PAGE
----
Learning disability providers are operating at a loss

February 20, 2018

Hft is warning that increasing numbers of learning disability providers are operating at a loss, in new research published by the charity.

The study found more than treble the amount of providers are now operating at a loss compared to 2016-17 (34% up from 11%). Of those not yet in deficit, 67% expect to run a deficit in the next two to five years. Added to this, 89% of organisations said they believe that the current funding model is broken.

The Sector Pulse Check research, carried out by independent economics and business consultancy Cebr, is the first of its kind to focus primarily on learning disability providers. It follows on from Hft and Cebr’s first published report, It Doesn’t Add Up: The Financial Crisis Crippling The Social Care Sector, in December 2016, which examined the impact of financial pressures on the viability of the adult social care sector. It warned that without additional funding, as many as 30,000 jobs in the learning disability sector – 10% of the workforce – could be at risk in the next four years.

Moving forward, the Sector Pulse Check report, which is based on survey analysis from social care providers, will be produced as an annual snapshot for policymakers and stakeholders of the perceived financial health of the social care sector over the past year, with the intention of influencing long-lasting change.

The report also highlighted:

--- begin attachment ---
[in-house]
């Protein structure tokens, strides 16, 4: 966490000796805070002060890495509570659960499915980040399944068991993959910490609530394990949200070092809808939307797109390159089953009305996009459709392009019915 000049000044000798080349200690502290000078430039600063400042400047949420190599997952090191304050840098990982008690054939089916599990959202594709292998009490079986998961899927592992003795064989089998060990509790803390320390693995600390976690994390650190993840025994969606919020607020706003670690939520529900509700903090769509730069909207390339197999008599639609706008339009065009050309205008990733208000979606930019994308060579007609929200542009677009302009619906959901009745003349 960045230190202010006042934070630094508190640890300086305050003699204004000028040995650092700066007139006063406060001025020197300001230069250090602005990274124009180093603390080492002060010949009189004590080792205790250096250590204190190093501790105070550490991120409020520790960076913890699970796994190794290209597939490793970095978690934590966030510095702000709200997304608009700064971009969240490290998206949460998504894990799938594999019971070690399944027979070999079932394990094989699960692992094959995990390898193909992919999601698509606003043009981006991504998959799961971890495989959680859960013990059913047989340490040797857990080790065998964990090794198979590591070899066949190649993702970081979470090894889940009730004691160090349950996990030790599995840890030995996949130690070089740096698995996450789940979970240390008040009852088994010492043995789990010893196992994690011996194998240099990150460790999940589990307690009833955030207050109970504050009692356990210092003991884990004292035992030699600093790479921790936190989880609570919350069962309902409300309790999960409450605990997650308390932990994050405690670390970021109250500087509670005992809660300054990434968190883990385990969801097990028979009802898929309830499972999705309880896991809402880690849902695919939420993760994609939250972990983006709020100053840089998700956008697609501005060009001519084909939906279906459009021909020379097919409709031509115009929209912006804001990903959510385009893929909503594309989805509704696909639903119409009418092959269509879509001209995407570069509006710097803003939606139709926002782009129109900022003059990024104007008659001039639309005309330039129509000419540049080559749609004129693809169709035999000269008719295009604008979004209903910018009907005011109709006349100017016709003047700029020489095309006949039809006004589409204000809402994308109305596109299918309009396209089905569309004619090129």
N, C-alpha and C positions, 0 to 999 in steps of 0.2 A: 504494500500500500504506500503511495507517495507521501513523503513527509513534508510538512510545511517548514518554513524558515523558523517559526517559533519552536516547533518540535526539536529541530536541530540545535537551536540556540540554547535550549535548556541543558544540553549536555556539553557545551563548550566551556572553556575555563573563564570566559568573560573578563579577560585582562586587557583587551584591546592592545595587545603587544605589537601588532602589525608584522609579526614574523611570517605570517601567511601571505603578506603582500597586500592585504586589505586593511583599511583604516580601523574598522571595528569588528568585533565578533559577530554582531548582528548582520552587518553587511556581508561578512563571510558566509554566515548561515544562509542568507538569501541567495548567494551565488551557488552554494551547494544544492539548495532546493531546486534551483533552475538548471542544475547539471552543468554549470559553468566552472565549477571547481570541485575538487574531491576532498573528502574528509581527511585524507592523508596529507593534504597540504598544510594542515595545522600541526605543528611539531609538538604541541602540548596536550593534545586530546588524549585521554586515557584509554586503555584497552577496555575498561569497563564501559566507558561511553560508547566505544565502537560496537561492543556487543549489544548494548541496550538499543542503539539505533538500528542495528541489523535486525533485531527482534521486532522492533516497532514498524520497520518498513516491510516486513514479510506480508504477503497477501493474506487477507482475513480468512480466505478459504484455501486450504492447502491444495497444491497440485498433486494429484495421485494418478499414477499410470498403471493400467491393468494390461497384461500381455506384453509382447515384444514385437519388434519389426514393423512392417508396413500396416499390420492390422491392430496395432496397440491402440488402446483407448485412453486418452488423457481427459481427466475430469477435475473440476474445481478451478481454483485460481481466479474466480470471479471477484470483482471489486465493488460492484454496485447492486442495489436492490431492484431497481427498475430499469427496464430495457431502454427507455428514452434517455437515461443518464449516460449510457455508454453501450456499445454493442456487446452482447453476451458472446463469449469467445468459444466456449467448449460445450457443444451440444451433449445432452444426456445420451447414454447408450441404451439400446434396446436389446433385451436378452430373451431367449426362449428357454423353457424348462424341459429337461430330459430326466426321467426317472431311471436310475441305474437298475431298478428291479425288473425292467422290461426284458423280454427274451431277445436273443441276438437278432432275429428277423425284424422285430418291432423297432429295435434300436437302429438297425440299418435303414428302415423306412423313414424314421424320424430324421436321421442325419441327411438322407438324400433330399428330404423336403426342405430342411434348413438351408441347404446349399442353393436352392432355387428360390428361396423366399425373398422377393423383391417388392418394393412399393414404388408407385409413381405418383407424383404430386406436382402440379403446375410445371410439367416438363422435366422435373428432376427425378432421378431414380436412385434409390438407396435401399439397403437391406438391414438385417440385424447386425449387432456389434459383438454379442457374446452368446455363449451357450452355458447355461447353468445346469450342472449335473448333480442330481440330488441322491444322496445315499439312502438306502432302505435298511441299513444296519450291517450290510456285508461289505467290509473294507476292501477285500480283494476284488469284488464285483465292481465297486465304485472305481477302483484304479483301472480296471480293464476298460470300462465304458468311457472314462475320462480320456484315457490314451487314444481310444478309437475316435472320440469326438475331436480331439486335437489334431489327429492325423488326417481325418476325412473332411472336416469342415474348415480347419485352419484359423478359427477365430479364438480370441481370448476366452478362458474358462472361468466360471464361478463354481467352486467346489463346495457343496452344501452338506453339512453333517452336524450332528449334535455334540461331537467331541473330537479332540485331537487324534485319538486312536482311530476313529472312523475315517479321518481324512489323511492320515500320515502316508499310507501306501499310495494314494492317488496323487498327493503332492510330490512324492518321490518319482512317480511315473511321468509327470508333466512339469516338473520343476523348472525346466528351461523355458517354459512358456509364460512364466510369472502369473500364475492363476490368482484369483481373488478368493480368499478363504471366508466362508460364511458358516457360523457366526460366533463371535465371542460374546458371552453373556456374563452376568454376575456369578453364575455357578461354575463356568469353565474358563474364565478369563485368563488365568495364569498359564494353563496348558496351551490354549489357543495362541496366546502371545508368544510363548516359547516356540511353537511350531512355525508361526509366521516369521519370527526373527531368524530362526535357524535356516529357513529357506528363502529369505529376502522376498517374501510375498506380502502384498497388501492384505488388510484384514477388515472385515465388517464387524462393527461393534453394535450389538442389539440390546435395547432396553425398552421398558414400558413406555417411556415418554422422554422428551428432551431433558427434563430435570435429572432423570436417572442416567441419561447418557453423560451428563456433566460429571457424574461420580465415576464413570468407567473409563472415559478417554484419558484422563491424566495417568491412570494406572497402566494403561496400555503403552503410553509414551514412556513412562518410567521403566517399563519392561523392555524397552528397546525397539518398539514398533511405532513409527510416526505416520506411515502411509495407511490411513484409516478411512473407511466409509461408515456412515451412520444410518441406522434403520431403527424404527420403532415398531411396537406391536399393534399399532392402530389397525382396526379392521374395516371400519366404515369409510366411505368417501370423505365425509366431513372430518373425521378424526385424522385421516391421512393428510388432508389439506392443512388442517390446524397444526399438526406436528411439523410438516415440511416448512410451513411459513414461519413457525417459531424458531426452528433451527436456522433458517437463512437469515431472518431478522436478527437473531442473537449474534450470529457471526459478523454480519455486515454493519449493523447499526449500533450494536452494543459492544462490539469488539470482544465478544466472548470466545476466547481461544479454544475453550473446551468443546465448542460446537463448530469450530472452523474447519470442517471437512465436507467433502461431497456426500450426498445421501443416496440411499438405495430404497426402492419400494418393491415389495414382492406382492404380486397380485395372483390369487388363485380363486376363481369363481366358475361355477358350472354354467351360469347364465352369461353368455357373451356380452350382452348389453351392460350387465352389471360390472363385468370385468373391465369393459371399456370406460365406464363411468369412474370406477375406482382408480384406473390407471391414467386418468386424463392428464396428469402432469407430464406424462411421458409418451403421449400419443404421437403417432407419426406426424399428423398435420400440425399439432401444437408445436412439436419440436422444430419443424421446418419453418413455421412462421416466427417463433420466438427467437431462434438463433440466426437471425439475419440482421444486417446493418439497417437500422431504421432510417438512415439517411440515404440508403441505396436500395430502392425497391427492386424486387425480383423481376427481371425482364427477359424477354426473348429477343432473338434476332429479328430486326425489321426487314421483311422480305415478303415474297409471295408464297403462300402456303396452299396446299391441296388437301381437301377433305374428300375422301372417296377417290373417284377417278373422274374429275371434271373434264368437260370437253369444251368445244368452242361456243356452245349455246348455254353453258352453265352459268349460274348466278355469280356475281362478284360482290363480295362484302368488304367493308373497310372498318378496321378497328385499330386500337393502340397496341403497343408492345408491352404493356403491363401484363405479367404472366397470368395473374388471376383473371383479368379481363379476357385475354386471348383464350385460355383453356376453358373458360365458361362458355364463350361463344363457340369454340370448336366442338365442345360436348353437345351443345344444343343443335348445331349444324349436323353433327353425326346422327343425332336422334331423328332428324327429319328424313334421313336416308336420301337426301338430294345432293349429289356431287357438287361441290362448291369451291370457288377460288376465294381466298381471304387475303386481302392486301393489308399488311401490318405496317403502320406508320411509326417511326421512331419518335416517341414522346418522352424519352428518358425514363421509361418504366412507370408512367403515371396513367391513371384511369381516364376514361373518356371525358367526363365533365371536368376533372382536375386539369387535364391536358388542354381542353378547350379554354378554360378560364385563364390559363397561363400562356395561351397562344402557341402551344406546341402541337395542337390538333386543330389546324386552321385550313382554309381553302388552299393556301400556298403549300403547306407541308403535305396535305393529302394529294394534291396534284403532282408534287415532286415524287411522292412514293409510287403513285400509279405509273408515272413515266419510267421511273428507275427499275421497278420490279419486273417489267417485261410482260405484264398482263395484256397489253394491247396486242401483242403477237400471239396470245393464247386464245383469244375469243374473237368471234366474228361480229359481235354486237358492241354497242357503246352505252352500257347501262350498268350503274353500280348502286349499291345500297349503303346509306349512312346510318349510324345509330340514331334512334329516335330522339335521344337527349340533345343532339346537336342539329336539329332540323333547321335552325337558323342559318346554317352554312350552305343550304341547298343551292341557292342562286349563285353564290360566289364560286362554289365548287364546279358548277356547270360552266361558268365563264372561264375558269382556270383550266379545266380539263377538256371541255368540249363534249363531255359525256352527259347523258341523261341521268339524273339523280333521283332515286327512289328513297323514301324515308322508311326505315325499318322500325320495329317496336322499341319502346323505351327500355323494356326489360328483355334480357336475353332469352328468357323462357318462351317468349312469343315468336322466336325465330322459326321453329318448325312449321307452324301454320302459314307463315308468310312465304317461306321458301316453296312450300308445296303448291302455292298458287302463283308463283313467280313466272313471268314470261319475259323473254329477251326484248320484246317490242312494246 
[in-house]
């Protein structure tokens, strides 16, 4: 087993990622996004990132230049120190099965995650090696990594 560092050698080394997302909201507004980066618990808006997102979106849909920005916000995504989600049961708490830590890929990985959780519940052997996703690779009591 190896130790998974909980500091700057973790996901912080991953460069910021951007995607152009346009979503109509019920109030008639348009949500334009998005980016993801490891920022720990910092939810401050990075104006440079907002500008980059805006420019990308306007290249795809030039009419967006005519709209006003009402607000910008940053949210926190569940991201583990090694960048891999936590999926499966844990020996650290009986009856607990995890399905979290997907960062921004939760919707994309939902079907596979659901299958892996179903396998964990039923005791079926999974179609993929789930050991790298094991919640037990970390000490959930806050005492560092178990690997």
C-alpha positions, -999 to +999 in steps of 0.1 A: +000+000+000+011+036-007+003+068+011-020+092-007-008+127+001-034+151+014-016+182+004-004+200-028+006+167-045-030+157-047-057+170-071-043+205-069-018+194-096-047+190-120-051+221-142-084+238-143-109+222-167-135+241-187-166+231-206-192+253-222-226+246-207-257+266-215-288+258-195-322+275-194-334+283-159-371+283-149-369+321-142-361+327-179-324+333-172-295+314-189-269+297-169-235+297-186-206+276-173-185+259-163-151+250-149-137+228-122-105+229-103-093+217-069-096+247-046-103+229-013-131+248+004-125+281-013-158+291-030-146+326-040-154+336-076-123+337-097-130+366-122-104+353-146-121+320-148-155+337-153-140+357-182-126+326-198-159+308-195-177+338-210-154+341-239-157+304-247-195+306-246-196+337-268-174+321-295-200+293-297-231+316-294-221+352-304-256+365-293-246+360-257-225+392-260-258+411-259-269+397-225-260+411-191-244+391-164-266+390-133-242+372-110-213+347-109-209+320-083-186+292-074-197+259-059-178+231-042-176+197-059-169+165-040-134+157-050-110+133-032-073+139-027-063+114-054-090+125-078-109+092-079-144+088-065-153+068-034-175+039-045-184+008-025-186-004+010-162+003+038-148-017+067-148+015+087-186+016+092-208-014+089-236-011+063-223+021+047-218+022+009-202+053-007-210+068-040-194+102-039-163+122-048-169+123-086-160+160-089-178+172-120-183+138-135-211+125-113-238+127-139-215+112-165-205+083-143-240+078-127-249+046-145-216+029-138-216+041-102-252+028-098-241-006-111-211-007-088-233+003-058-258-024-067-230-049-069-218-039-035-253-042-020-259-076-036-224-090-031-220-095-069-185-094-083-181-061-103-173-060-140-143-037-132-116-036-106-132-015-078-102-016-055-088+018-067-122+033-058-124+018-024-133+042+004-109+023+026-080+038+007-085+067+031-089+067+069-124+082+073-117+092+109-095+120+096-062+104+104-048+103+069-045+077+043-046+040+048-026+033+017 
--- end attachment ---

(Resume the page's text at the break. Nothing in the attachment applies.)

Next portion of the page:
• In response to measures to deal with cost pressures, more than half the sector (54%) has already begun to curb investment.
  • 82% of respondents to the survey did not think that the Government’s proposed resolution to the sleep-in issue will bring financial stability to the sector.
  • Almost one in four (22%) stated that their organisation would have to close if they were required to pay the full amount owed for sleep-ins, and a further 22% said they would have to hand back contracts to local authorities.
  • Recruitment and retention of staff remains a challenge for the sector with 93% citing difficulties, and 79% stating that in the past 12 months they have needed to rely more on agency staff to cover frontline services than the previous year.

Billy Davis, Policy and Public Affairs Manager for Hft said, 'Our latest research makes for sobering reading. We previously warned of the magnitude of the financial pressures facing the adult social care sector and the devastating implications it could have if additional funding was not found.

'We are now starting to see the confirmation of those predictions outlined in our initial report.  Providers continue to bear the burden of an uncertain future, with increasing numbers of providers running at a loss compared to this time last year, coupled with the widely-held view that the current funding system is broken. The Government’s inaction is putting the lives of some of the most vulnerable adults in society at risk.'

Josie Dent, Economist at Cebr said, 'The results of this year’s survey reveal the vast burden that paying for sleep-ins will bring to the care sector. Compared to last year, even more care organisations are making a loss and over half are reporting a declining surplus. Three quarters of organisations have had to make internal efficiency savings, and 54% have had to curb investment to make up for rising business costs.'

Hft is now calling for the Department for Health and Social Care to reveal its plans for the Green Paper and 'parallel body of work' on social care, to provide transparency on the funding shortfall within the sector and a clear plan as to how this is going to be addressed.


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